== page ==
High Court should have interfered in the matter.
J.C. Gupta, the learned senior counsel appearing on behalf of the respondent,
on the other hand, urged that although Section 12(3) and Section 16 of the Act
are not applicable in the instant case but in view of Rule 16(2) of the Rules,
the decision of the appellate court must be held to have been rendered on
may, at the outset, notice the relevant statutory provisions :
12. Deemed vacancy of building in certain cases.
landlord or tenant of a building shall be deemed to have ceased to occupy the
building or a part thereof if (a) xxxxxxxxxxxxxxxxxx (b) xxxxxxxxxxxxxxxxxx
the case of a residential building, if the tenant or any member of his family
builds or otherwise acquires in a vacant state or gets vacated a residential
building in the same city, municipality, notified area or town area in which
the building under tenancy is situate, he shall be deemed to have ceased to
occupy the building under his tenancy :
that if the tenant or any member of his family had built any such residential
building before the date of commencement of this Act, then such tenant shall be
deemed to have ceased to occupy the building under his tenancy upon the
expiration of a period of one year from the said date.
Explanation. For the purposes of this
person shall be deemed to have otherwise acquired a building, if he is
occupying a public building for residential purposes as a tenant, allottee or
expression any member of family, in relation to a tenant, shall not
include a person who has neither been normally residing with nor is wholly
dependent on such tenant. Section 16 of the Act provides for the powers of
the District Magistrate to pass order in regard to allotment and release a of
16 of the U.P. Urban Buildings (Regulation of Letting, Rent and Eviction)
Rules, 1972 reads, thus :
Application for release on the ground of personal requirement. (1)xxxxxxxx ..xx
(2) While considering an application for release under clause (a) of
sub-section (1) of Section 21 in respect of a building let out for purposes of
any business, the prescribed authority shall also have regard to such facts as
the greater the period since when the tenant opposite party, or the original
tenant whose heir the opposite party is, has been carrying on his business in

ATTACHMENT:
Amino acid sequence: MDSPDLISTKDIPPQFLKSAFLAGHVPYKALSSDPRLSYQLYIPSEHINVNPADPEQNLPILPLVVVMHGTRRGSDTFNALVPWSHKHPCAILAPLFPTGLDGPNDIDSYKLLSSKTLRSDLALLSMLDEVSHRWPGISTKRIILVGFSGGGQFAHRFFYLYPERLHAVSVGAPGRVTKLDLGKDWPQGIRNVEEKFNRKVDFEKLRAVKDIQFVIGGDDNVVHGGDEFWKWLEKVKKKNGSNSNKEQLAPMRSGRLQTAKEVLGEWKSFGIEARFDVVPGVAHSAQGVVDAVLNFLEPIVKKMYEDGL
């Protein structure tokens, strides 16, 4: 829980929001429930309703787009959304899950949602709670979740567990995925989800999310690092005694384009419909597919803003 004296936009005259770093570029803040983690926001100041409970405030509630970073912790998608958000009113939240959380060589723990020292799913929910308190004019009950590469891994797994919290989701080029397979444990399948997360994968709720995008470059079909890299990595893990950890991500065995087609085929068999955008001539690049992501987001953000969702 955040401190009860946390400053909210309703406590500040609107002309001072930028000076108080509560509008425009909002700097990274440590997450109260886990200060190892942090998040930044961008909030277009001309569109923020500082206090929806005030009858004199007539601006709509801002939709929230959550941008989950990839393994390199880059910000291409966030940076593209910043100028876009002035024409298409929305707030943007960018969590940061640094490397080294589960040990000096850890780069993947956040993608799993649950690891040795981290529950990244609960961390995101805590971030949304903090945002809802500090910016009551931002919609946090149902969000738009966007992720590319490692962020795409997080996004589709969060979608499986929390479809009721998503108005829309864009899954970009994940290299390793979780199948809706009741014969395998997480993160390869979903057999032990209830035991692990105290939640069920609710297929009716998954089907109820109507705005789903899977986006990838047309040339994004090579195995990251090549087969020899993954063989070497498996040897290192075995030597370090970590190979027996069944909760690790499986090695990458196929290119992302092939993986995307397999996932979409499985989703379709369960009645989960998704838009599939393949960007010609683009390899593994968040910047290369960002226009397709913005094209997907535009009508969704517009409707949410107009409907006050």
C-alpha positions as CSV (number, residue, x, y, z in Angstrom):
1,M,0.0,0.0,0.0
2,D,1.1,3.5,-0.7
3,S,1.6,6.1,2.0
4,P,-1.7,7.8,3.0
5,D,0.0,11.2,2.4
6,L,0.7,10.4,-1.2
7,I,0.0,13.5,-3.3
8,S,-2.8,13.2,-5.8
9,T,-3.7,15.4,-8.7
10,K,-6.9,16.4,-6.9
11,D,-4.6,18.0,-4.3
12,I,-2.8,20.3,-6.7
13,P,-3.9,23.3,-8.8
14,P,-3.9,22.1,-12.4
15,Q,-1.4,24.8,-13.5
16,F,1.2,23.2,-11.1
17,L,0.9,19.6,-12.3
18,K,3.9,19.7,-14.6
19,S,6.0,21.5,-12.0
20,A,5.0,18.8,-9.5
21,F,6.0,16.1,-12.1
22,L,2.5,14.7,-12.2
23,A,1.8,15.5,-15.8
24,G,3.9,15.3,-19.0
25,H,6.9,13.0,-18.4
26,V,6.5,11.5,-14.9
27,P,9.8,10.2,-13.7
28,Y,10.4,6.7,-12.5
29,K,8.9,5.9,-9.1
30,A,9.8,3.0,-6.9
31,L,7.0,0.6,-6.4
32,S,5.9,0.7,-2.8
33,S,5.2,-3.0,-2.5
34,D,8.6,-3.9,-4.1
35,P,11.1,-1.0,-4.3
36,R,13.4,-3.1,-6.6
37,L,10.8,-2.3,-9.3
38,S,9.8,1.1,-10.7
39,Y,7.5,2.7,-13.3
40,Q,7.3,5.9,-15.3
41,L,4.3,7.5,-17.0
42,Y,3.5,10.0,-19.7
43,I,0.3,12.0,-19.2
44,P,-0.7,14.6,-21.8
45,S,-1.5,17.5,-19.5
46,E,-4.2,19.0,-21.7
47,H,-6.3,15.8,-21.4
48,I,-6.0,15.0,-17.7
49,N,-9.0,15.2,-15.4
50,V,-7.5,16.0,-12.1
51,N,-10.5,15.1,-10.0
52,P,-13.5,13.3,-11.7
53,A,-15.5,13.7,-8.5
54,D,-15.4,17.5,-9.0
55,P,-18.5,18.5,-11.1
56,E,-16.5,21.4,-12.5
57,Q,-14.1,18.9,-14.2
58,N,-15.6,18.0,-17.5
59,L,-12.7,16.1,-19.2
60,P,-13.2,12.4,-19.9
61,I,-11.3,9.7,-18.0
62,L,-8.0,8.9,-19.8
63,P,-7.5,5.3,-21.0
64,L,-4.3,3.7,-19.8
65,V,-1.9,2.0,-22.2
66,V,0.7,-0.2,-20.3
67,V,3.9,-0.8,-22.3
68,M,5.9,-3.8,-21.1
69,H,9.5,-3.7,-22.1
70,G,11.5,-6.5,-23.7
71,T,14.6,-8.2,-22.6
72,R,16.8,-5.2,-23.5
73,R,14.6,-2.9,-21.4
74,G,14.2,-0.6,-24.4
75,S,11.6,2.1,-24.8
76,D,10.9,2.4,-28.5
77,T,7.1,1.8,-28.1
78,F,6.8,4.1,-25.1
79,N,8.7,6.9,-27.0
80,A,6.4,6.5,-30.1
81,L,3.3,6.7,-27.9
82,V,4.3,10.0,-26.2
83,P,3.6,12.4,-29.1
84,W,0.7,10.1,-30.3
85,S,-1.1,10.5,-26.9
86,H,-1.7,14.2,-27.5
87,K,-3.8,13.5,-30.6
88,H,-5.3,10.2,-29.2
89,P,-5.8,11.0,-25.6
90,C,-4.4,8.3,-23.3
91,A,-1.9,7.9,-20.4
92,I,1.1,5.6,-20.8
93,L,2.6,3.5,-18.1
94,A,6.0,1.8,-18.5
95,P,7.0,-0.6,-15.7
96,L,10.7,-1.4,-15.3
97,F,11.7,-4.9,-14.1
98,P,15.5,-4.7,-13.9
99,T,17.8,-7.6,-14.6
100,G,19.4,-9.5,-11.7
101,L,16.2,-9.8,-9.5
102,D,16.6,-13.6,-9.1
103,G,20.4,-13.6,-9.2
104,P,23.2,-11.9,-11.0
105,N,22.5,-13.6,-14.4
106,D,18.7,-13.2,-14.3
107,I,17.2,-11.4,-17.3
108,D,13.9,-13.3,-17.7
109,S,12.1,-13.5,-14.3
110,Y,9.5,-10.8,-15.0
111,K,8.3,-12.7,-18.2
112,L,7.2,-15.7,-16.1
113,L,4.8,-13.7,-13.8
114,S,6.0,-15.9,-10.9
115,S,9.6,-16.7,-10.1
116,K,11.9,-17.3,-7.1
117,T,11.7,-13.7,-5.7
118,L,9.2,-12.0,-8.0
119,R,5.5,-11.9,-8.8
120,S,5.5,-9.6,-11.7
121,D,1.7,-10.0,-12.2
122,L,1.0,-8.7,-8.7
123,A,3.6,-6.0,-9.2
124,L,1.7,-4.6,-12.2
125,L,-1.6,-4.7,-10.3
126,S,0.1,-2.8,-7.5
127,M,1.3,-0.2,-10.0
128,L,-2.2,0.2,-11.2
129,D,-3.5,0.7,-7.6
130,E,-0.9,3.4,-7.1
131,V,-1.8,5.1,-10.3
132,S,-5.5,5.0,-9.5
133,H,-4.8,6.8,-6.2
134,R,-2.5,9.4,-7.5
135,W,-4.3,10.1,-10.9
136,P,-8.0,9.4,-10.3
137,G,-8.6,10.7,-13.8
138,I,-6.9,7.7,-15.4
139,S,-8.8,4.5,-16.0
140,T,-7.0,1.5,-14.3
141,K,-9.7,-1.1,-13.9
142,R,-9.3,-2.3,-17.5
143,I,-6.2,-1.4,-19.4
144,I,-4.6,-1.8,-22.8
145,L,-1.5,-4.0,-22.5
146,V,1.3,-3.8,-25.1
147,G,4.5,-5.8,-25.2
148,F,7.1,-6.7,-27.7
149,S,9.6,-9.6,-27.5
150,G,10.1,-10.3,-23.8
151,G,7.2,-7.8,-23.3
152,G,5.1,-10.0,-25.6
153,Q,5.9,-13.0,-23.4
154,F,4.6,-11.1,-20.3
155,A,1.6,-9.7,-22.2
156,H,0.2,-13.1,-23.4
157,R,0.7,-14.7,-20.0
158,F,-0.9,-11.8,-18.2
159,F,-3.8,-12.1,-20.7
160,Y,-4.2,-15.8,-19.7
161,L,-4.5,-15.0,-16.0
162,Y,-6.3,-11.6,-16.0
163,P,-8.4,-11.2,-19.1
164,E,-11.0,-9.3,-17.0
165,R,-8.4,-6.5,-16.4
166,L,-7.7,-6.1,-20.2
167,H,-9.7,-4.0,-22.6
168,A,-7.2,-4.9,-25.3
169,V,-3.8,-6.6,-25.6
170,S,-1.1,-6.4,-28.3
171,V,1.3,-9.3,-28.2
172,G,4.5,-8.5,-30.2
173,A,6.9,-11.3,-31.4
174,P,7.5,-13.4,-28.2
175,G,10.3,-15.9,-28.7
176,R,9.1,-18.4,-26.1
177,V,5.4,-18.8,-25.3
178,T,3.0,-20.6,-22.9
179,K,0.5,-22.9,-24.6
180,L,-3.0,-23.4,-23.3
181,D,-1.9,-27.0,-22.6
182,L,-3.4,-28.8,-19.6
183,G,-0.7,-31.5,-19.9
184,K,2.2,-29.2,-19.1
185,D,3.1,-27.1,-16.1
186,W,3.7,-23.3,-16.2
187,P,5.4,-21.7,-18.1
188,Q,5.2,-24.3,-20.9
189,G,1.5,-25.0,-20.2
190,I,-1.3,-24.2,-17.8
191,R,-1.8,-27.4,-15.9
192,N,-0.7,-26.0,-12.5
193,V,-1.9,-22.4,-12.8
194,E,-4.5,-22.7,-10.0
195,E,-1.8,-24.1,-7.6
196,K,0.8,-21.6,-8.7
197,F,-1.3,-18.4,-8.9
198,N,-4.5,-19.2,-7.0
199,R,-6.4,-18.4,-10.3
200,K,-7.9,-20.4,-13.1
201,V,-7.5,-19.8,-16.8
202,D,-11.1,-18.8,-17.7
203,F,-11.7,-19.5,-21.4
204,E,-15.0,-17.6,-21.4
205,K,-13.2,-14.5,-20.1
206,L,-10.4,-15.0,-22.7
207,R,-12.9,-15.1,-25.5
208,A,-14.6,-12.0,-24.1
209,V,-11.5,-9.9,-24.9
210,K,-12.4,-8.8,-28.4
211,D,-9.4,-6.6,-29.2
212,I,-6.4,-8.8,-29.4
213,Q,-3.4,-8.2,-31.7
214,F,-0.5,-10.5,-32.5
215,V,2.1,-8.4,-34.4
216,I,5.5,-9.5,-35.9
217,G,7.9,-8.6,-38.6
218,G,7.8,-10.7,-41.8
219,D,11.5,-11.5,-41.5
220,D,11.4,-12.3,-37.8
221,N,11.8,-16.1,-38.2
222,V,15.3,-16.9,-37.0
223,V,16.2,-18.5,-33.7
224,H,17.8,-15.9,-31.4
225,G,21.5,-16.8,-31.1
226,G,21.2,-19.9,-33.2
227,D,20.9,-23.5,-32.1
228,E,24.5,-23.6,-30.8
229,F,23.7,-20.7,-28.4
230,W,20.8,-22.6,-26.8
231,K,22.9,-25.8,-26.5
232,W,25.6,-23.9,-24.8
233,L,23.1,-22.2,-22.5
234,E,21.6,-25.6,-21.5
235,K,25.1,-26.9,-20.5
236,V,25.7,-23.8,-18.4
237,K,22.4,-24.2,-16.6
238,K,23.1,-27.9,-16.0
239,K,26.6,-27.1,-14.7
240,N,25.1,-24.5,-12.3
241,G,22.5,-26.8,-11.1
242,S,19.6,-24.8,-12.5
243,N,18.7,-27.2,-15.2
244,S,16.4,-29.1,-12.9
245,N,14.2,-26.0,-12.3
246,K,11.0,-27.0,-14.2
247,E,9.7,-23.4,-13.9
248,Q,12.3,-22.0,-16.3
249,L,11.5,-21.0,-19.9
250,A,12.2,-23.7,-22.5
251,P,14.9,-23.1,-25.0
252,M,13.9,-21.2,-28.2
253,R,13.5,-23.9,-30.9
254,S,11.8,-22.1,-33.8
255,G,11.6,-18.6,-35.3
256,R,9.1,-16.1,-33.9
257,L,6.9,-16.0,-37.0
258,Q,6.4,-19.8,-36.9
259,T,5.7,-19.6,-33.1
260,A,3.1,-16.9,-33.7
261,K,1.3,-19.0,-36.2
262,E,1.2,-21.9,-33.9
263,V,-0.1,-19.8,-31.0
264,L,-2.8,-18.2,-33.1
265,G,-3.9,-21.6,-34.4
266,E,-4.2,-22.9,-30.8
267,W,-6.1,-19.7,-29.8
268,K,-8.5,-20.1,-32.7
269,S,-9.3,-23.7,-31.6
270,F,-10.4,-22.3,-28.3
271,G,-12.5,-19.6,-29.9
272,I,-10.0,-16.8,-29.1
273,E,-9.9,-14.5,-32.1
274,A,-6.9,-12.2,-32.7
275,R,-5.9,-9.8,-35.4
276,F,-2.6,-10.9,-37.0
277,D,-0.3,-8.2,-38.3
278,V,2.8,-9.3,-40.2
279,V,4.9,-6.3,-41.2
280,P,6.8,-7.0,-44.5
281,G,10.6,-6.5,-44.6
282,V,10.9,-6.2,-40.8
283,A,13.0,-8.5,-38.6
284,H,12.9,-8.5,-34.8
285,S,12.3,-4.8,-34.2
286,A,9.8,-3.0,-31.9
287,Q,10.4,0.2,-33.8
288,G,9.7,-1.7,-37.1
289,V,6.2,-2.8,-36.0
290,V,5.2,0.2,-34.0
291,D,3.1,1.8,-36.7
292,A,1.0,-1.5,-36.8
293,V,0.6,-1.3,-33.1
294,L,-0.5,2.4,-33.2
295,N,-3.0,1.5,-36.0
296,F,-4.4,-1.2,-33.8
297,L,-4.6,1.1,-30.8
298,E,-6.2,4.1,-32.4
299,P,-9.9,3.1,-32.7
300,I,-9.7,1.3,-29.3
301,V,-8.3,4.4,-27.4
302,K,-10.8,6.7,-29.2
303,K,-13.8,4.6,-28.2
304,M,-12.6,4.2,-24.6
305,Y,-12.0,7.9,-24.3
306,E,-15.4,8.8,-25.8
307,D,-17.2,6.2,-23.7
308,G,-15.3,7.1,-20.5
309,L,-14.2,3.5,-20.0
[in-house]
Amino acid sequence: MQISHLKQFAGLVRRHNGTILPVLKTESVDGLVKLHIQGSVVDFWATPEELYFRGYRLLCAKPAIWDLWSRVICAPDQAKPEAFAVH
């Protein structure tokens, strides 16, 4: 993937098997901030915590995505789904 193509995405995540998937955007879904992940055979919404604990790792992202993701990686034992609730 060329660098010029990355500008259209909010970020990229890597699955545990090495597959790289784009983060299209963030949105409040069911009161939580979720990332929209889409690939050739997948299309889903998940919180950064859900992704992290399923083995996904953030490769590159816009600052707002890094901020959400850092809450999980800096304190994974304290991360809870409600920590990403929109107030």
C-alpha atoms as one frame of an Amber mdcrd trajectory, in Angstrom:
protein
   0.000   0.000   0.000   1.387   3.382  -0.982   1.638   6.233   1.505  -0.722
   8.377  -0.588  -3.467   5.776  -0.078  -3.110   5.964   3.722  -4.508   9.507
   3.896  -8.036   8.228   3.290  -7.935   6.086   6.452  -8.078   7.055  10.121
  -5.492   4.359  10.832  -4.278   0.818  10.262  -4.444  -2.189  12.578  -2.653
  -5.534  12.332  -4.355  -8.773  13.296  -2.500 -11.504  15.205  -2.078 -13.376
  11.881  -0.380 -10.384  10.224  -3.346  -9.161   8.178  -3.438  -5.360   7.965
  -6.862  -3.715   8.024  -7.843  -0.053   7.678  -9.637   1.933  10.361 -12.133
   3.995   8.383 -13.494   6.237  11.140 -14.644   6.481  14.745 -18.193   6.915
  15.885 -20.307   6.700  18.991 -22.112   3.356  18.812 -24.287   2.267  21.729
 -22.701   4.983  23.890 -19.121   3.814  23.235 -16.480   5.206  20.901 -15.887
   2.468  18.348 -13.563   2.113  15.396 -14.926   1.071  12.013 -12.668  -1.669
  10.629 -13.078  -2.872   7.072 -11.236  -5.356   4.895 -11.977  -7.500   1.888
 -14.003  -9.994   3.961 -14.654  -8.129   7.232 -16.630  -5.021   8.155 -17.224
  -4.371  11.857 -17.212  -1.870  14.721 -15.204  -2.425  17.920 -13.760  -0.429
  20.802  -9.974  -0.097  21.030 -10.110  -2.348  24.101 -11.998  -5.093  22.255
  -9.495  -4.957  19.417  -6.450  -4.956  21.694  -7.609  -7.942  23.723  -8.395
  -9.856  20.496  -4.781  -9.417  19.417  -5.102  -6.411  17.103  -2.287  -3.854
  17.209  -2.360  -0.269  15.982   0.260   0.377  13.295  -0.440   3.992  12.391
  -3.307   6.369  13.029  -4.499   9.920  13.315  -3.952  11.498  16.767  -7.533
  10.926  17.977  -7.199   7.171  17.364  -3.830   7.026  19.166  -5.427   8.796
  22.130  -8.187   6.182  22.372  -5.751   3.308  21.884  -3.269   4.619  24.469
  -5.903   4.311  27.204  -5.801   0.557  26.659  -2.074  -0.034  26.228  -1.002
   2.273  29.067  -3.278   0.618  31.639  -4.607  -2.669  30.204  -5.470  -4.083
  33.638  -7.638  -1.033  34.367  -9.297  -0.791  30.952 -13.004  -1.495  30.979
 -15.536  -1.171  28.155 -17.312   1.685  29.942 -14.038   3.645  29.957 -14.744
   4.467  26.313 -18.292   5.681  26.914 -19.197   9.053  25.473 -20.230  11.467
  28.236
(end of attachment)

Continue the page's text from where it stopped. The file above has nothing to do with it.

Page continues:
that building, the less the justification for allowing the application;
the tenant has available with him suitable accommodation to which he can shift
his business without substantial loss there shall be greater justification for
allowing the application;
the greater the existing business of the landlords own, apart from the business
proposed to be set up in the leased premises, the less the justification for
allowing the application, and even if an application is allowed in such a case,
the prescribed authority may on the application of the tenant impose the
condition where the landlord has available with him other accommodation
(whether subject to the Act or not) which is not suitable for his own proposed
business but may serve the purpose of the tenant, that the landlord shall let
out that accommodation to the tenant on a fair rent to be fixed by the
prescribed authority ;
where a son or unmarried or widowed or divorced or judicially separated
daughter or daughter of a male lineal descendant of the landlord has, after the
building was originally let out, completed his or her technical education and
is not employed in Government service, and wants to engage in self-employment,
his or her need shall be given due consideration.
reason of sub-Section (3) of Section 12 of the Act, a legal fiction has been
created. Such a legal fiction in regard to the vacancy is to be applied in
relation to residential accommodation only and not in relation to shop
premises. Rule 16(2) although refers to the shop premises, by reason thereof no
legal fiction has been created. The said Rule merely provides for certain
factors which are required to be taken into consideration while considering an
application for release under Clause a of sub-Section (1) of Section
21 of the Act.
The High Court, therefore, clearly erred in invoking the provisions of Section
12(3) and 16 of the Act.
High Court referred to Rule 16(2) of the Rules but the effect and purport
thereof had not been taken into consideration. The Rules have a limited
application. Applicability of the Rules would undoubtedly depend upon the fact
situation obtaining in each case. The court is required to apply its mind upon
the materials brought on record in determining the issues.
Writ Petition, therefore, in our opinion could not have been dismissed on the
premise that Section 12(3), Section 16 and Rule 16 of the Act would be
applicable. The High Court should have taken into consideration the factual
aspect of the matter also, particularly having regard to the findings of fact
arrived at by the learned appellate authority. It would bear repetition to
state that the High Court could not have dismissed the writ petition by
referring to certain provisions of law particularly when the findings of the
appellate authority required a closer scrutiny.
For the reasons aforementioned, the impugned judgment cannot be sustained. It
is set aside accordingly. This appeal is allowed and the matter is directed to
be considered afresh. We would, however, request the High Court to consider the
desirability of disposing the appeal as expeditiously as possible and
preferably within a period of three months from the date of receipt of the copy
of this Order. In the facts and circumstances of the case, there shall be no
order as to costs.